Tips and tricks for making the best sandwiches at home.
If you consider yourself an Italian sub aficionado—and why wouldn't you want to be?— you probably know the name D'Aamto's well. This is where the crackliest and flakiest Italian rolls are made in Chicago. Sure, there are some other seriously good options around, but the vast majority seem too soft and weak for the job. This also means that D'Amato's rolls form the foundation of some of the best Italian subs in the city (including my current favorite at J.P. Graziano's). But recently D'Amato's decided to stop just being the purveyor of great bread for Italian subs, and started making the subs itself.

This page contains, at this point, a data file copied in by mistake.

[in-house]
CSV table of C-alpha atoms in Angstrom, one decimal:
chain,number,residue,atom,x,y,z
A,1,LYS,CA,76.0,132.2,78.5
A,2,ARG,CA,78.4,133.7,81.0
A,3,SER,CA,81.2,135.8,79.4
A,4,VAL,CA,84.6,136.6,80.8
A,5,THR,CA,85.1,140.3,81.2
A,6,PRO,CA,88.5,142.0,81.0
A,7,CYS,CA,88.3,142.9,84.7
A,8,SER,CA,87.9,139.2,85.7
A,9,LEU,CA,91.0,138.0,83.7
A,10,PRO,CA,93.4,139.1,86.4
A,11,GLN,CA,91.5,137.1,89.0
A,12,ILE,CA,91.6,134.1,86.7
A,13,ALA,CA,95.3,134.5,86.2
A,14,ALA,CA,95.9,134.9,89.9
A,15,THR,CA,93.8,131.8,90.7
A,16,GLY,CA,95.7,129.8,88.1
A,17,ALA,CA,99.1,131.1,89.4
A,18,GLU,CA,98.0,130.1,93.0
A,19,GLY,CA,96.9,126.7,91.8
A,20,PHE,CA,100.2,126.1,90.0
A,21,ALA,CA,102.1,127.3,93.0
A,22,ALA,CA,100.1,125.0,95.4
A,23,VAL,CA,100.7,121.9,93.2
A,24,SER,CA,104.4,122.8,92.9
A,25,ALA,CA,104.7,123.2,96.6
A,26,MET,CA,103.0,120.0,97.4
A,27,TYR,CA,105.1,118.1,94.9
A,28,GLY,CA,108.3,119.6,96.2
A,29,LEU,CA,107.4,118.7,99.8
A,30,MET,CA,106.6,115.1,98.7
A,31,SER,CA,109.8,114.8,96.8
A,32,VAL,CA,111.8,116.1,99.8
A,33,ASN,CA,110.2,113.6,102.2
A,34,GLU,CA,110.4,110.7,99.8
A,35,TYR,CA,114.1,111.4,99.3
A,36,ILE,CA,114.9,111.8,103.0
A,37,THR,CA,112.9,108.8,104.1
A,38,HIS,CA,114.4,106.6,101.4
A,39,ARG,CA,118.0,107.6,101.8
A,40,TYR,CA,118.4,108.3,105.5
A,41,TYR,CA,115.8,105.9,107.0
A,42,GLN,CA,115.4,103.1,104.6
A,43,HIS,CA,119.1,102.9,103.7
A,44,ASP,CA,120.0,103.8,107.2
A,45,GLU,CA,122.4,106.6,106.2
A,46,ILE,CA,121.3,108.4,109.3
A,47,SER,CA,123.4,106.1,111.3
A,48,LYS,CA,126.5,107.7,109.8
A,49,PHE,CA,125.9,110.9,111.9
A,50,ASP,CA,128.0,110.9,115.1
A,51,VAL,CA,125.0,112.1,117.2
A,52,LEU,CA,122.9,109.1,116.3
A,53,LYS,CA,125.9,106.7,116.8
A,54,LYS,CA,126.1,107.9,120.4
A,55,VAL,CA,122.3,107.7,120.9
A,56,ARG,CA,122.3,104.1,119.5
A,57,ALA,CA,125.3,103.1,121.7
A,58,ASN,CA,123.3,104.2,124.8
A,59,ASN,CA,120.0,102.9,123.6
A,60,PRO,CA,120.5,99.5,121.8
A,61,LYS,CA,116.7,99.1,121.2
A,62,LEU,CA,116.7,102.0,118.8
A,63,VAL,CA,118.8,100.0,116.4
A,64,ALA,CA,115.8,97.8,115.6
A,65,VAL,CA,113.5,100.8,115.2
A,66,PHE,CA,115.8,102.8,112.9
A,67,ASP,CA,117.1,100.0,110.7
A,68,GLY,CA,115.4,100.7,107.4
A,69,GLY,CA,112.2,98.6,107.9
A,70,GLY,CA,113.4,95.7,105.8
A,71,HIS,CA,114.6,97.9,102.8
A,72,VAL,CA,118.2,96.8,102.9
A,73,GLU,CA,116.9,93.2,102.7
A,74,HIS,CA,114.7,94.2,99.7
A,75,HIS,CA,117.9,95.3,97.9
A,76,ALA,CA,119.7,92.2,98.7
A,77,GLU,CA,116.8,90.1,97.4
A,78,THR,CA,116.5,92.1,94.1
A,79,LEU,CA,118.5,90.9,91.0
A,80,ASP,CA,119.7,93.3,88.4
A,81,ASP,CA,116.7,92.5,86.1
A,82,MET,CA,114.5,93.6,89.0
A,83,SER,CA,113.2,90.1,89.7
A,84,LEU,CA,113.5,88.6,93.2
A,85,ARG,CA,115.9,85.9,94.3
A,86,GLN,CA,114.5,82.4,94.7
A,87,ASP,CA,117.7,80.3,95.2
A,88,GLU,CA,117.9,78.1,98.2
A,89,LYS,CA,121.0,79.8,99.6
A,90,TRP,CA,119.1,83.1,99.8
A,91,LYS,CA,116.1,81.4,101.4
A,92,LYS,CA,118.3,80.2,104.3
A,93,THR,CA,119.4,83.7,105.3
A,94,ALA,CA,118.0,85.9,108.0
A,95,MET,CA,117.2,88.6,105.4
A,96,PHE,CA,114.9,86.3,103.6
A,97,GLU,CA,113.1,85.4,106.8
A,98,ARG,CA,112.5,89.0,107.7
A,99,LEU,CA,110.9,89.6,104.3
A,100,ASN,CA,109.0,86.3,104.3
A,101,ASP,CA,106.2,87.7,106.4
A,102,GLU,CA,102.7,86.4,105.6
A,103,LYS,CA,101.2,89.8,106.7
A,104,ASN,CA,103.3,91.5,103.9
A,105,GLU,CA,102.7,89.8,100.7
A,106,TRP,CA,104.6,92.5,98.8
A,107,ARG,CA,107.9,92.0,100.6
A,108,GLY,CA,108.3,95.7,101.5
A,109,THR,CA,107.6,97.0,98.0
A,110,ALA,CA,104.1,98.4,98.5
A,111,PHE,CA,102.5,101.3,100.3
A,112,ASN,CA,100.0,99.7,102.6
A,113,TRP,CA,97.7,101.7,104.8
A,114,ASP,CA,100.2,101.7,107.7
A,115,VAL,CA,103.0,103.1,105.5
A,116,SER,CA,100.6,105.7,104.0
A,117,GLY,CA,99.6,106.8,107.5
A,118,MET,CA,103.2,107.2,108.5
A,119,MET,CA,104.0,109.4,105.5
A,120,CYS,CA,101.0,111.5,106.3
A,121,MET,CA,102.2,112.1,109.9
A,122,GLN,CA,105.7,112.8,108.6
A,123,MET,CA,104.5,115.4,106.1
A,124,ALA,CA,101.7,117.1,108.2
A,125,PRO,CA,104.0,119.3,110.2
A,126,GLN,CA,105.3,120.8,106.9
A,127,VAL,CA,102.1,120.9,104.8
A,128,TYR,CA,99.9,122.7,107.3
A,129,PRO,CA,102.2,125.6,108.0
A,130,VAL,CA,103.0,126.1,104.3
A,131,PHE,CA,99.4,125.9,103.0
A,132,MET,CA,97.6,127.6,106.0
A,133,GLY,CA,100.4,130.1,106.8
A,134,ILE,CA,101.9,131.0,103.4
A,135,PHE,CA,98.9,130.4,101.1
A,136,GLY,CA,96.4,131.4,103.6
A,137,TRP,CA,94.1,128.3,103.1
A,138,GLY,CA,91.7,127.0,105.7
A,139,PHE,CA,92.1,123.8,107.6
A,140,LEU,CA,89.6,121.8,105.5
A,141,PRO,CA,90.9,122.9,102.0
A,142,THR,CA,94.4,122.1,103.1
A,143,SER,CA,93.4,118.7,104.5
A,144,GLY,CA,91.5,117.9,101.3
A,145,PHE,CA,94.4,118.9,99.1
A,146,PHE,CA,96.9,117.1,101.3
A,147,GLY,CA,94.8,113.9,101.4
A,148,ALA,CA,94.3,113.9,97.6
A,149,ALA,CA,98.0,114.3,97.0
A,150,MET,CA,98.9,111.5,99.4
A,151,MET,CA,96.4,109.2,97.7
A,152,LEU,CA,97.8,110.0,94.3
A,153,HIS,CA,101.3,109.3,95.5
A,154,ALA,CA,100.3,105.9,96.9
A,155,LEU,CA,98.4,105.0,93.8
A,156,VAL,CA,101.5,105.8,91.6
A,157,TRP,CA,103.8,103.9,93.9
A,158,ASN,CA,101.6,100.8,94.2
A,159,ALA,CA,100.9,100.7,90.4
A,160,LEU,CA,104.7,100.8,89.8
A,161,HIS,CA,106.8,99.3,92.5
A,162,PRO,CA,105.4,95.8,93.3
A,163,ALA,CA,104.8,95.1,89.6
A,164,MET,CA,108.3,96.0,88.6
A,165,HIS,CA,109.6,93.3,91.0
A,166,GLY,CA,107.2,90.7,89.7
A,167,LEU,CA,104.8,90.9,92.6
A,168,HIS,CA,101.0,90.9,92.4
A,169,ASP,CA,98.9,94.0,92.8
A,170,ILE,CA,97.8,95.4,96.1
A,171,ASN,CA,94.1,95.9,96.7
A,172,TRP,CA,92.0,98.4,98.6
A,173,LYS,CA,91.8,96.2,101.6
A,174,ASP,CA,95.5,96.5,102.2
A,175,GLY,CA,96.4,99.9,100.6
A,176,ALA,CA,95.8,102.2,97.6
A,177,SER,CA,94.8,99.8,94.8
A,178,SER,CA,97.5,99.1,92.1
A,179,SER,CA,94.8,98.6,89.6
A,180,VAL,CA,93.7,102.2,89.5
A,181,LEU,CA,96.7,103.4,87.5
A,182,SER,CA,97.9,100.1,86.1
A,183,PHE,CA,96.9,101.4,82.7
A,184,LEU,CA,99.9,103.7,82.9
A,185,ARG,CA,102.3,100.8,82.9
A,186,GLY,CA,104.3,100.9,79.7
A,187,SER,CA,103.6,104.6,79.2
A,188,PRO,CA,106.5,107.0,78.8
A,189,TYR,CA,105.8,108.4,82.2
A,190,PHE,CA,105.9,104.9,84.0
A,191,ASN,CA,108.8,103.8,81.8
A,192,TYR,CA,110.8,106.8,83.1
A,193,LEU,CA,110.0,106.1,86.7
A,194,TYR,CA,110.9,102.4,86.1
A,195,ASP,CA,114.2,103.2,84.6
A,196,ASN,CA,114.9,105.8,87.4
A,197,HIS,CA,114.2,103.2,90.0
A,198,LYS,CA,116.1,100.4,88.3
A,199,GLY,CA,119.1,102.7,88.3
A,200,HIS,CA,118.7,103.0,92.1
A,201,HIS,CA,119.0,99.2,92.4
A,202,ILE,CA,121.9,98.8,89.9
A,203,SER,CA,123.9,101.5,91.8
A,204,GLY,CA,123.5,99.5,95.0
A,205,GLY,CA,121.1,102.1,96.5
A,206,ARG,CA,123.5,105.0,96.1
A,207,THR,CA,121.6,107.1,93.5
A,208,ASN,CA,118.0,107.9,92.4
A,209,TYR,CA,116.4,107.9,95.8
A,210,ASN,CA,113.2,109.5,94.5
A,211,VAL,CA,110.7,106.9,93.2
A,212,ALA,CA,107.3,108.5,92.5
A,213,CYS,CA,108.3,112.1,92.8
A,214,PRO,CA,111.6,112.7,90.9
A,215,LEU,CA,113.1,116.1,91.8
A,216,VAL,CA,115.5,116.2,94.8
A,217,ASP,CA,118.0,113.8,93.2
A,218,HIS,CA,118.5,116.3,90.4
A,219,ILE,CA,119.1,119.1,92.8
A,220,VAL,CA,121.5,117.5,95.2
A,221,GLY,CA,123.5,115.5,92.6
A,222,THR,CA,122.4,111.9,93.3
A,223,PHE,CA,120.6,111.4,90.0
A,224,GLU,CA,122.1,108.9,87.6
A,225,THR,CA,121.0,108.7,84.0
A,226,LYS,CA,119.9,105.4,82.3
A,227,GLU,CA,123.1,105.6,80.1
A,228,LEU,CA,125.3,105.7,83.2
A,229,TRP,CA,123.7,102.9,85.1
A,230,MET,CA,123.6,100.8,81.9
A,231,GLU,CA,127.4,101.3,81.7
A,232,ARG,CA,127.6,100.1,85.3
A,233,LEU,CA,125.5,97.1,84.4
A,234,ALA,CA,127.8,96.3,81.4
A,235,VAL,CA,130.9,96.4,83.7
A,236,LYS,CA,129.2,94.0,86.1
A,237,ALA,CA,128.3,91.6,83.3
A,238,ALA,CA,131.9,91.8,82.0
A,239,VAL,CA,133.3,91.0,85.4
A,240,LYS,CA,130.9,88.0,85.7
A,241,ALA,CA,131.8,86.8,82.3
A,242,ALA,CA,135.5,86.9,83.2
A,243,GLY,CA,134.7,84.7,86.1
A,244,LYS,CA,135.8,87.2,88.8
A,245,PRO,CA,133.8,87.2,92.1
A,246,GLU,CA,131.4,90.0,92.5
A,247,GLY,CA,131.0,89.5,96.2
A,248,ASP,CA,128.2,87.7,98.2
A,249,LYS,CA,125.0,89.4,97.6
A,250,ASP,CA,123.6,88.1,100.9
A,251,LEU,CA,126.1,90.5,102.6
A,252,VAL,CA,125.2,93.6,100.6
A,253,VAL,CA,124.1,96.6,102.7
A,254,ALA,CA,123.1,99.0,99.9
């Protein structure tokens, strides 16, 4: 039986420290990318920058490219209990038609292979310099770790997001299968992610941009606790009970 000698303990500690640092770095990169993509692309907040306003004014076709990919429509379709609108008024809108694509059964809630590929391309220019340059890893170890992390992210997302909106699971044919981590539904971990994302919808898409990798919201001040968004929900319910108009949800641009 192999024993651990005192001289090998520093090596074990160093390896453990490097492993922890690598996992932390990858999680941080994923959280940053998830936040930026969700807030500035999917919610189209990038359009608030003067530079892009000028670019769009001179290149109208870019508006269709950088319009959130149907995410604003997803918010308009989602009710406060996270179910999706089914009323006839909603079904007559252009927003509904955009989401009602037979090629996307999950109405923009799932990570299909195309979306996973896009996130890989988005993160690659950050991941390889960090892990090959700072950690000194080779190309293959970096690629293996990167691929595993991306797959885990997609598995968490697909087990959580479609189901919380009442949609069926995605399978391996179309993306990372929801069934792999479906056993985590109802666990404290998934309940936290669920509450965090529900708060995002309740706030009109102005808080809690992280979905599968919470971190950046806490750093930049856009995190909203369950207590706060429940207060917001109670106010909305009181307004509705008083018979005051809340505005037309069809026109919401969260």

Starting with such a great base means this is instantly in the top tier of Italian subs. There is just no faulting these stunning rolls. But unlike at J. P. Graziano's or Bari, the other components on the sandwich are simply very, very good instead of incredible. What that does mean is that everything isn't pulling your taste buds in different and fascinating directions, resulting in a more restrained—and some might say balanced—experience. That's why I can see that some might prefer this version over the unhinged glory of the subs from the two delis mentioned above. I'm not in that camp, but I'd never turn down one of these either.